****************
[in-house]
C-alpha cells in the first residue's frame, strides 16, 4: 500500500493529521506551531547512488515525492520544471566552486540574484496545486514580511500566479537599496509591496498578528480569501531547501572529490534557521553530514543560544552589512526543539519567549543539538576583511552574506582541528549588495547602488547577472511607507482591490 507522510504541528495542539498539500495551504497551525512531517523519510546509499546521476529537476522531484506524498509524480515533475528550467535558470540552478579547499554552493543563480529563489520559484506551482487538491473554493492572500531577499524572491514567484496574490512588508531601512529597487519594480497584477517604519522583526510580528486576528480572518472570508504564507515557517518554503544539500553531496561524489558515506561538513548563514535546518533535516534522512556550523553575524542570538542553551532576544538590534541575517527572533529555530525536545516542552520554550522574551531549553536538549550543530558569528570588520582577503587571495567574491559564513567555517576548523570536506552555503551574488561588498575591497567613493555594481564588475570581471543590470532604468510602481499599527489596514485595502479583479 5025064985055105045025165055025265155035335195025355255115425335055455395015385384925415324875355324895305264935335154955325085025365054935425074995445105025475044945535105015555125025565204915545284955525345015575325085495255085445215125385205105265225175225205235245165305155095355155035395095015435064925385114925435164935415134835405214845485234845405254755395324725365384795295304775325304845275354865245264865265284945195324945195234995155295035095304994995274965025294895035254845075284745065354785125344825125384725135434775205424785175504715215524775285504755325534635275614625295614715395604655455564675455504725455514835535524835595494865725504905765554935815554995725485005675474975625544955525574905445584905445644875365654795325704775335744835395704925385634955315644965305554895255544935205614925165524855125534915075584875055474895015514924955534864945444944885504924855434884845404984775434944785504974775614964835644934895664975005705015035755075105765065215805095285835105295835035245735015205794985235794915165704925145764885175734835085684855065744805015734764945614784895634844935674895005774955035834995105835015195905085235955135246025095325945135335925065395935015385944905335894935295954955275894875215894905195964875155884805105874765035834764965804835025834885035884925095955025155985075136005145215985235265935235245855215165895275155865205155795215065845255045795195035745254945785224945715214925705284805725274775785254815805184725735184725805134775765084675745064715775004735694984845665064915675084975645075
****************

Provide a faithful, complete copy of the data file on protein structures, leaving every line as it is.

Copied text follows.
[in-house]
C-alpha cells in the first residue's frame, strides 16, 4: 500500500493529521506551531547512488515525492520544471566552486540574484496545486514580511500566479537599496509591496498578528480569501531547501572529490534557521553530514543560544552589512526543539519567549543539538576583511552574506582541528549588495547602488547577472511607507482591490 507522510504541528495542539498539500495551504497551525512531517523519510546509499546521476529537476522531484506524498509524480515533475528550467535558470540552478579547499554552493543563480529563489520559484506551482487538491473554493492572500531577499524572491514567484496574490512588508531601512529597487519594480497584477517604519522583526510580528486576528480572518472570508504564507515557517518554503544539500553531496561524489558515506561538513548563514535546518533535516534522512556550523553575524542570538542553551532576544538590534541575517527572533529555530525536545516542552520554550522574551531549553536538549550543530558569528570588520582577503587571495567574491559564513567555517576548523570536506552555503551574488561588498575591497567613493555594481564588475570581471543590470532604468510602481499599527489596514485595502479583479 5025064985055105045025165055025265155035335195025355255115425335055455395015385384925415324875355324895305264935335154955325085025365054935425074995445105025475044945535105015555125025565204915545284955525345015575325085495255085445215125385205105265225175225205235245165305155095355155035395095015435064925385114925435164935415134835405214845485234845405254755395324725365384795295304775325304845275354865245264865265284945195324945195234995155295035095304994995274965025294895035254845075284745065354785125344825125384725135434775205424785175504715215524775285504755325534635275614625295614715395604655455564675455504725455514835535524835595494865725504905765554935815554995725485005675474975625544955525574905445584905445644875365654795325704775335744835395704925385634955315644965305554895255544935205614925165524855125534915075584875055474895015514924955534864945444944885504924855434884845404984775434944785504974775614964835644934895664975005705015035755075105765065215805095285835105295835035245735015205794985235794915165704925145764885175734835085684855065744805015734764945614784895634844935674895005774955035834995105835015195905085235955135246025095325945135335925065395935015385944905335894935295954955275894875215894905195964875155884805105874765035834764965804835025834885035884925095955025155985075136005145215985235265935235245855215165895275155865205155795215065845255045795195035745254945785224945715214925705284805725274775785254815805184725735184725805134775765084675745064715775004735694984845665064915675084975645075